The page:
About 100 City of Cape Town staff and four councillors attended an Ascension Day service in the Cape Town Civic Centre building last Thursday — bringing a much-welcomed and refreshing break to more than a decade of prayerlessness in the city’s municipal headquarters, said veteran ACDP councillor Demetrius Dudley.
“Everyone prayed together for the city and acknowledged each other with a spontaneous hug. Several staff members have since asked me if we could have a service more often, which has inspired me to request a meeting room on a monthly basis to hold CoCT staff prayer meetings — please pray for a positive response!” he said.
Dudley said that prior to last week’s event, the last Ascension Day service in the centre was held more than 10 years ago after he got permission from the city administration to host one. Those attending had to sacrifice their lunch hour and council had to approve an extra hour off work.
The year after that service he said he brought up the subject during a full council meeting and requested permission for an Ascension Day gathering once again.
“I was told by the Mayor that she was ‘sick and tired of Christians wanting another holiday’. I immediately interjected saying: “Madam Mayor, we do not view Ascension Day as a holiday, but as a HOLY day”. I was then brought to order by the Speaker and warned. Shortly after that, prayer in the chamber and at portfolio meetings was replaced with a moment’s silence. My requests each year for a venue [for Ascension Day services] were not accommodated.”
This year, however, he said he asked Alderman Ian Nielson — who was Acting Mayor following the contested expulsion of Mayor Patricia de Lille from the DA — for permission and assistance on behalf of ACDP councillors to host an Ascension Day meeting in eight day’s time.
“He said he had no objections and that I should approach the staff member in charge of venue bookings. Within 15 minutes I had a venue in the civic centre secured!
“The new City Manager, Lungelo Mbandazayo, a brother, was also very helpful and agreed to give all staff wishing to attend permission and sent out the notification from his office giving permission for an extra hour to be tagged onto the lunch hour of anyone wishing to attend.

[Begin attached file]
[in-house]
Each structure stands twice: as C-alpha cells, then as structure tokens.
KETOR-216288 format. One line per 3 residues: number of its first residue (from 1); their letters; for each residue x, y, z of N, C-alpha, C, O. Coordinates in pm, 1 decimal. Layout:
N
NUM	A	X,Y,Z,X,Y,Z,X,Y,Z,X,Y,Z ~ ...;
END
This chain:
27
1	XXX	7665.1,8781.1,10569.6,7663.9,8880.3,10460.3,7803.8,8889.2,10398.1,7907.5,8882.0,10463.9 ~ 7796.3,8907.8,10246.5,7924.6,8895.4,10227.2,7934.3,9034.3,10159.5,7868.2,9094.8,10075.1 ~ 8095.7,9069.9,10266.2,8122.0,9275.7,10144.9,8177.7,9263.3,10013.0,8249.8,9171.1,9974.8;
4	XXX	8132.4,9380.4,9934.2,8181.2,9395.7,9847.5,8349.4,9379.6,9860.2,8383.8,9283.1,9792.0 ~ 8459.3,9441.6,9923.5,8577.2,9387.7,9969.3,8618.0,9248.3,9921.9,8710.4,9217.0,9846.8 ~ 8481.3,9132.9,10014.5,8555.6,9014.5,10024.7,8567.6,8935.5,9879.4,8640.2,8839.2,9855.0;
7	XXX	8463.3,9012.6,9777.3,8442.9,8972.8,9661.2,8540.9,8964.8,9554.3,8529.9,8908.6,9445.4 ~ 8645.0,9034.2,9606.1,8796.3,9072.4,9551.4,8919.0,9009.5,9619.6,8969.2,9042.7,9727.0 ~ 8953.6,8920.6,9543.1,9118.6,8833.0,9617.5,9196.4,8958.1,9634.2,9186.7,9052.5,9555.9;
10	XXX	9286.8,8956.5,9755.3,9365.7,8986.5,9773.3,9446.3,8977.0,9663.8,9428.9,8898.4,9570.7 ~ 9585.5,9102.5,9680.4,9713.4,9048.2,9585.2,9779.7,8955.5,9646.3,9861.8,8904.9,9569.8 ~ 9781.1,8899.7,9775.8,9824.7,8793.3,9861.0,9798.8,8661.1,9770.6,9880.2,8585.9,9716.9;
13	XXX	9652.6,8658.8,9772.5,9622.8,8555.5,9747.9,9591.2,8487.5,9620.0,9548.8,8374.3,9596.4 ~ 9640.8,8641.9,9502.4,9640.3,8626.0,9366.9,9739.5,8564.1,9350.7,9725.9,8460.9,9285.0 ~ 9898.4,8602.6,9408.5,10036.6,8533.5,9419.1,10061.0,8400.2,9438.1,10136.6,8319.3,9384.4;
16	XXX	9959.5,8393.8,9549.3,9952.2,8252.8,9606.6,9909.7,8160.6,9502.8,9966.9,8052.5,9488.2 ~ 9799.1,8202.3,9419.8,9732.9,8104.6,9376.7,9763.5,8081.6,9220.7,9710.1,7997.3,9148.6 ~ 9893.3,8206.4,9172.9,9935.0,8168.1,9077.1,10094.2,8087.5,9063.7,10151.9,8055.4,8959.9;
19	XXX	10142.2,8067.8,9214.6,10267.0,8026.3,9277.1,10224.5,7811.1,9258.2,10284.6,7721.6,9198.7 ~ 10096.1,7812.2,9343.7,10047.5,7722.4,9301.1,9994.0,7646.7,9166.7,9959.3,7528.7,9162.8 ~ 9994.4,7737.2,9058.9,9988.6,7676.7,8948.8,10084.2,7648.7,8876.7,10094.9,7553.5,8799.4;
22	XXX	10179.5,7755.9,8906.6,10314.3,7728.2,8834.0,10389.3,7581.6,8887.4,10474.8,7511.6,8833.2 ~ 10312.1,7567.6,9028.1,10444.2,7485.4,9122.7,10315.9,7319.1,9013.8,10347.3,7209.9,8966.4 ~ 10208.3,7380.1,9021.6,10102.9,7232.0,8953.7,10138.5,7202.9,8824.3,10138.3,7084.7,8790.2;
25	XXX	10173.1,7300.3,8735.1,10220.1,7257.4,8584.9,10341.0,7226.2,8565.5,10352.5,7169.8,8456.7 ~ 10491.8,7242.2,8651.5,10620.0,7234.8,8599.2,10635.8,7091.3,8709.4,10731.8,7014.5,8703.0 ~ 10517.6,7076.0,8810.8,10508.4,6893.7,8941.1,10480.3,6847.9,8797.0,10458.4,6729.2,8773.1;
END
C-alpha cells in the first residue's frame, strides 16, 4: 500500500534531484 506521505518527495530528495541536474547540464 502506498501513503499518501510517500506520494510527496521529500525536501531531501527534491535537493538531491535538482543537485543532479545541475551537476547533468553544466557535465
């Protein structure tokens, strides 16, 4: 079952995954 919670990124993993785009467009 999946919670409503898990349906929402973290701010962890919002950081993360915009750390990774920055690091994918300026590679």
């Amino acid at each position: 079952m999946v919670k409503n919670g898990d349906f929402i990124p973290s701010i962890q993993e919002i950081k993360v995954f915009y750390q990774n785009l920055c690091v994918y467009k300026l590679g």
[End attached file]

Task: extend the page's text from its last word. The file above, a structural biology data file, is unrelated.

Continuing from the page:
“Our experience on this occasion, in dealing with City officials was positive and encouraging. They were efficient, professional and helpful.”
Last week’s Ascension Day service opened with a reading of Act 1: 1 -11 and worship. Rev Barry Isaacs then preached a message in which he said: “We are called to lift up our eyes” — He referred to Acts 1:6 — “Lord are you at this time are going to restore the Kingdom to Israel?”
Pastor Gareth Stead also delivered a message, saying: “We are called to serve our City of Cape Town.” His key verse was Acts 1:8 — “But you will receive power when the Holy Spirit comes on you; and you will be my witnesses in Jerusalem and in all Judea and Samaria, and to the end of the earth.”
Dolly Mgoqi led prayers for all civil servants, for the Mayor, city councillors and all in authority, and for healing of the city [see text below].
Rev Kenneth Meshoe, leader of the ACDP, closed the service with serving communion and saying a benediction.
The text of the prayer for healing of Cape Town was: “Father we come to you in the name of Jesus Christ, the one Whose ascension to heaven we remember and celebrate today. We remember that He ascended after finishing the work you gave Him to do on earth – to reconcile us to You and to one another.
“We are mindful of the work that You have given us to do in His name here on earth and in our own great and beautiful city of Cape Town. We pray for the healing of our city. We pray that the walls that divide us will be removed. We pray that the legacies of past injustices and the spatial segregation that still exists in our city will be healed.
“We pray that the unemployed would find work and that businesses would prosper. Heal us of inequality, poverty, broken relationships, divisions and disunity. Lord, heal our city council of its strife and division. Help us to put political differences aside as we put the citizens first.
“Bless and protect every civil servant in this city. Empower us to serve every citizen in our city with hearts of joy and gladness, without fear or favour to the glory of God. Amen.”